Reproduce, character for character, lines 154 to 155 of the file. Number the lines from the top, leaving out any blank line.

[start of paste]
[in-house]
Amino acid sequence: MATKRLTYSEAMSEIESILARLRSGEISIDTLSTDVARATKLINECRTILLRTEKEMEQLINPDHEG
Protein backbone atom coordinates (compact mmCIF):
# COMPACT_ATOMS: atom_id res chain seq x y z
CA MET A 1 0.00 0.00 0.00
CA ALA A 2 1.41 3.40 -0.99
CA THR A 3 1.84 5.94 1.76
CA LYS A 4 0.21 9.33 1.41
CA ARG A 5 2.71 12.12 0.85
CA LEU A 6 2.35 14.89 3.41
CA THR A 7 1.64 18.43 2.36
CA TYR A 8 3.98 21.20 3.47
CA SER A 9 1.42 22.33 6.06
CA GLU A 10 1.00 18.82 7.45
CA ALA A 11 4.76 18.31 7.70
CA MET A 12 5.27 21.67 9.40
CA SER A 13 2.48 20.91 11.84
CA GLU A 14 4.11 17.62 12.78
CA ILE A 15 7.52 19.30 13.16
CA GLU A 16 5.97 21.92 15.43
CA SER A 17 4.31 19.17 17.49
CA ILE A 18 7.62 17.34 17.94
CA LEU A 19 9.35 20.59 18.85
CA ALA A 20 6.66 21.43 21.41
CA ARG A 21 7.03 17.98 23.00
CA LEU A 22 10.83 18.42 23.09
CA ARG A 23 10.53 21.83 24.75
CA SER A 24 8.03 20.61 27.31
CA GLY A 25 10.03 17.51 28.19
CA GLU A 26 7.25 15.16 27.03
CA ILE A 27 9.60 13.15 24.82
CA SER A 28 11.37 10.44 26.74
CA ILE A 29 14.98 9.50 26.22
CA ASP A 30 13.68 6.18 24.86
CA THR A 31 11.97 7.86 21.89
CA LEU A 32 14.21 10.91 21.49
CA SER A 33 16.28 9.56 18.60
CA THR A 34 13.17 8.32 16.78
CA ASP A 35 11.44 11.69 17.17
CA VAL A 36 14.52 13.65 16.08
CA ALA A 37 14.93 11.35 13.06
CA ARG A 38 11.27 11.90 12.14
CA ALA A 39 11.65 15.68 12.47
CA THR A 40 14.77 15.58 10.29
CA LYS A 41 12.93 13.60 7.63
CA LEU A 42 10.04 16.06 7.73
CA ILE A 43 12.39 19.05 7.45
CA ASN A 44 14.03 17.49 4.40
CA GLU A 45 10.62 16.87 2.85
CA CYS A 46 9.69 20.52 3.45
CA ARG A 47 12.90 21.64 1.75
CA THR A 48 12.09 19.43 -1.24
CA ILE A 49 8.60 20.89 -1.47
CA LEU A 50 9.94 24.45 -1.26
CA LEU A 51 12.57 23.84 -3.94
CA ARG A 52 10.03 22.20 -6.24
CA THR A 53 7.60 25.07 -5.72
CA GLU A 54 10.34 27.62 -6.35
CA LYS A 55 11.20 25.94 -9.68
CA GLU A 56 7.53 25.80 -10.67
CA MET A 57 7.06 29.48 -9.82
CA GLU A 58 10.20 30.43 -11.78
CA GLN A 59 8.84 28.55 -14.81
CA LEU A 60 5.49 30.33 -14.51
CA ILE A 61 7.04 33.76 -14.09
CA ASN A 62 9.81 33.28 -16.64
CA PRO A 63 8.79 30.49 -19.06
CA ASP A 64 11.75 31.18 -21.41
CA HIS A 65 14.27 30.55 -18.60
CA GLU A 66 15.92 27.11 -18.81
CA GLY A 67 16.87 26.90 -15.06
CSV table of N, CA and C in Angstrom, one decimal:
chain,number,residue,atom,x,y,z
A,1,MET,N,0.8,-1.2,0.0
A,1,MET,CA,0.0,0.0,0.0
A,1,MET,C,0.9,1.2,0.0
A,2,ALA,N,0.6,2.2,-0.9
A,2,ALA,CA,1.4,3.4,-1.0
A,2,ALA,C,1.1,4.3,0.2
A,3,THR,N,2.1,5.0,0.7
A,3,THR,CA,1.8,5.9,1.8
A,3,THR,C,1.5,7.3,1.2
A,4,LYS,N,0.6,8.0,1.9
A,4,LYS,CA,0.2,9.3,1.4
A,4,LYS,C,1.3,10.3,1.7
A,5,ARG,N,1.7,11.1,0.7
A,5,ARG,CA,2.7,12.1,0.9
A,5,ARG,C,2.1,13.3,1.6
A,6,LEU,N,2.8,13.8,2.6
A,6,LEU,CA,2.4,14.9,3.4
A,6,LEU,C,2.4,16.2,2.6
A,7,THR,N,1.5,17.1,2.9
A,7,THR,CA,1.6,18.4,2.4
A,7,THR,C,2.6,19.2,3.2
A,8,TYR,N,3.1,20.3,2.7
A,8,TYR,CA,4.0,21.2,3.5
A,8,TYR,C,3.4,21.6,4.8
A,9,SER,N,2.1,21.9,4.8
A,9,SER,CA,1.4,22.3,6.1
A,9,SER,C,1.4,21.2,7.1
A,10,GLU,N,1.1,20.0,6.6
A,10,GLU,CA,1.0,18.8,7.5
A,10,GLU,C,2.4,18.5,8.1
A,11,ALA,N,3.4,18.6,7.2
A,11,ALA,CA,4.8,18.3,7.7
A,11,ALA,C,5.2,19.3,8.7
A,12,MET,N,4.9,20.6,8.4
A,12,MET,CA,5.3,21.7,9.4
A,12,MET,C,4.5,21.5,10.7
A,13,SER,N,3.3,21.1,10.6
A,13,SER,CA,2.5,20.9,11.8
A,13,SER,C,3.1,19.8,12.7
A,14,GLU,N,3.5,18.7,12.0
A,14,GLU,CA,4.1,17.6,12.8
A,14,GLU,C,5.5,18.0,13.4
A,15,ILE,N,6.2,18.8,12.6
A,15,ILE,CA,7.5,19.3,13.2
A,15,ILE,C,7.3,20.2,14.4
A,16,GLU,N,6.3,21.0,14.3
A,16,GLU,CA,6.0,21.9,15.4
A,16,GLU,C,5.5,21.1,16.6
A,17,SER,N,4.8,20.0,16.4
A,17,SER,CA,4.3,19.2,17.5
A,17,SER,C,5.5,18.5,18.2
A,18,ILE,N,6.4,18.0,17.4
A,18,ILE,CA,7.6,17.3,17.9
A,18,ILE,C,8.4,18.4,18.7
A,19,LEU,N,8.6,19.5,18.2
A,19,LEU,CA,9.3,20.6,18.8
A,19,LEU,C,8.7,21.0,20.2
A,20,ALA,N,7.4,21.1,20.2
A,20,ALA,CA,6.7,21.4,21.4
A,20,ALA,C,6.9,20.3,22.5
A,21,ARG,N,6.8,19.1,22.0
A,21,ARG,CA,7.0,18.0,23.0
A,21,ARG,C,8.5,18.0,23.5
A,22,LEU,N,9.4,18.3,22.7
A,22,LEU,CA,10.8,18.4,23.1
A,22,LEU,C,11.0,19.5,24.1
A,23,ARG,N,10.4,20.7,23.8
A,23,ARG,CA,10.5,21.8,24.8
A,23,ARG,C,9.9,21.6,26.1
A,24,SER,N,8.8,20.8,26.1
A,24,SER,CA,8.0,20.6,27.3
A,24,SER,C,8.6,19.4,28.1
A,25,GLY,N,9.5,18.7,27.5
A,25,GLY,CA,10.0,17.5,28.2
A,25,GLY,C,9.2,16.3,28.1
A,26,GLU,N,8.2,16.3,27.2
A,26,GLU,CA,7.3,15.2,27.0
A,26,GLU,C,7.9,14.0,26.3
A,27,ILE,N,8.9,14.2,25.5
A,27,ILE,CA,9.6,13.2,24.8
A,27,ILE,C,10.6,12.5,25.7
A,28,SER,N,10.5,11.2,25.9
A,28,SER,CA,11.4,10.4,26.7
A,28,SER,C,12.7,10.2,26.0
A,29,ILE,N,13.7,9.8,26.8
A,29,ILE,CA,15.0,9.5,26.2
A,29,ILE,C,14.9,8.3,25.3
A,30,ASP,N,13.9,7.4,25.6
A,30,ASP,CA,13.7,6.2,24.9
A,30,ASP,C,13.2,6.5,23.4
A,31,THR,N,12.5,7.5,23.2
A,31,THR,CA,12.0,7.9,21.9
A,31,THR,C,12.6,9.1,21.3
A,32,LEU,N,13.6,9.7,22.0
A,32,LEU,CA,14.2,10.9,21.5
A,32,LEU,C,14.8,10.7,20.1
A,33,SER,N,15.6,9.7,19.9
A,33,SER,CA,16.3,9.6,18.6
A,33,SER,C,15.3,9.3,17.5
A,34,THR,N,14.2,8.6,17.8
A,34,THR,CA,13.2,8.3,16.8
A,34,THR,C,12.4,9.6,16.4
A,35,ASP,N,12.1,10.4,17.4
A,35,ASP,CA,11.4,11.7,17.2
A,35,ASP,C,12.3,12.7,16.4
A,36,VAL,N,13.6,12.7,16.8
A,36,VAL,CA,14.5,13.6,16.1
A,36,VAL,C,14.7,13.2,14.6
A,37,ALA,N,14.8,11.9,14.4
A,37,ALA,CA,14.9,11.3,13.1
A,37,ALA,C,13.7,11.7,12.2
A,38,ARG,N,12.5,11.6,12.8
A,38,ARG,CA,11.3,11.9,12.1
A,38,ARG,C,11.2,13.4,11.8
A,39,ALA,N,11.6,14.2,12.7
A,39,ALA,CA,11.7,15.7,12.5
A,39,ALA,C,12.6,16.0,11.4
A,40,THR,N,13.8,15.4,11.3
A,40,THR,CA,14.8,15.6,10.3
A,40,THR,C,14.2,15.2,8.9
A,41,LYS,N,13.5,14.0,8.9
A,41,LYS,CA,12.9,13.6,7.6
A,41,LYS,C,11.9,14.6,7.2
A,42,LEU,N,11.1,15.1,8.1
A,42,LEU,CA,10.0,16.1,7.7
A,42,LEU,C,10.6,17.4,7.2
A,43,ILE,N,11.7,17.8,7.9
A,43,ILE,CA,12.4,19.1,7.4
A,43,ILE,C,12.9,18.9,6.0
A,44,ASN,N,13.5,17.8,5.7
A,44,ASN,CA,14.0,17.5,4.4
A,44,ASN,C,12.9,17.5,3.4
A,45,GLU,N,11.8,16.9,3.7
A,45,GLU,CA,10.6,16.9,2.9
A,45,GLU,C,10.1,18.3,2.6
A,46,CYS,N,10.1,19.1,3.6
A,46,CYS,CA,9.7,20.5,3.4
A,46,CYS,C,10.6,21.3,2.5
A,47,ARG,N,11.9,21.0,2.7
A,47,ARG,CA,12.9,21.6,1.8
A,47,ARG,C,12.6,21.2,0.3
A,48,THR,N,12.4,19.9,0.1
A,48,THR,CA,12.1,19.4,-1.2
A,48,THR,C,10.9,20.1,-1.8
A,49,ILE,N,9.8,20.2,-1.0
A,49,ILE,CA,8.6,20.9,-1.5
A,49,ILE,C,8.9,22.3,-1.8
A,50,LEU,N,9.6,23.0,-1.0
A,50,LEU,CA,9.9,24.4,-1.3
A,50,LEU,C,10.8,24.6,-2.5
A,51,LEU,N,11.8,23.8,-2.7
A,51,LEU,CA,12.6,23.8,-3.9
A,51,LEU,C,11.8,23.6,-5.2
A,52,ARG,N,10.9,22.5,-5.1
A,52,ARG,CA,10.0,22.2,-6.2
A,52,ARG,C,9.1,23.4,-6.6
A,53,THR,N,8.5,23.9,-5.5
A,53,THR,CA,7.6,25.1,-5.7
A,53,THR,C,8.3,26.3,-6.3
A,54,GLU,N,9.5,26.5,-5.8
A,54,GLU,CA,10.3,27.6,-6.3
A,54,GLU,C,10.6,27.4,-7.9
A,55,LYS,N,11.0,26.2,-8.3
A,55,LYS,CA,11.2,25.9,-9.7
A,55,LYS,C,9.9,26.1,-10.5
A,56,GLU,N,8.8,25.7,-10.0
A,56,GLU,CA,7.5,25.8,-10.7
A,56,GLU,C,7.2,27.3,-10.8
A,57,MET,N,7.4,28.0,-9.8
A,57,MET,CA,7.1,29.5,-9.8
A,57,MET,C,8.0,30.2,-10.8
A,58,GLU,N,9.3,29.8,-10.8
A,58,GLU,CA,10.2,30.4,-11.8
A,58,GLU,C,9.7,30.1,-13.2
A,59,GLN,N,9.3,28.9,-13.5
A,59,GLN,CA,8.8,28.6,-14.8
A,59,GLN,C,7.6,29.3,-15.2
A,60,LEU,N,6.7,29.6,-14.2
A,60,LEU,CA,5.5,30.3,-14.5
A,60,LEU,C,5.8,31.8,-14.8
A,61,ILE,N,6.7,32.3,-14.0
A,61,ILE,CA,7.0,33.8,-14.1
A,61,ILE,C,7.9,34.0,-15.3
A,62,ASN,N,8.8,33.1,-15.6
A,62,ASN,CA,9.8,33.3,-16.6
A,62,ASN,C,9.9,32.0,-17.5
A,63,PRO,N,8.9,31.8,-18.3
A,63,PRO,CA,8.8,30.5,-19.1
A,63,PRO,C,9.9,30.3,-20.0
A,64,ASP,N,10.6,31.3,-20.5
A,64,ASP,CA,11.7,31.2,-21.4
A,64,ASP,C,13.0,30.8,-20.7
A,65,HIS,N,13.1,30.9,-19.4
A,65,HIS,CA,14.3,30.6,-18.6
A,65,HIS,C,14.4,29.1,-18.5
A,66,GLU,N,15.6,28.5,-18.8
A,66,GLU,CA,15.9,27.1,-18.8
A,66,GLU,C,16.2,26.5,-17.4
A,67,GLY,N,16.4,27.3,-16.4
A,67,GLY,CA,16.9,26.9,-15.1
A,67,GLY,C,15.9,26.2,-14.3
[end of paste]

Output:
A,27,ILE,C,10.6,12.5,25.7
A,28,SER,N,10.5,11.2,25.9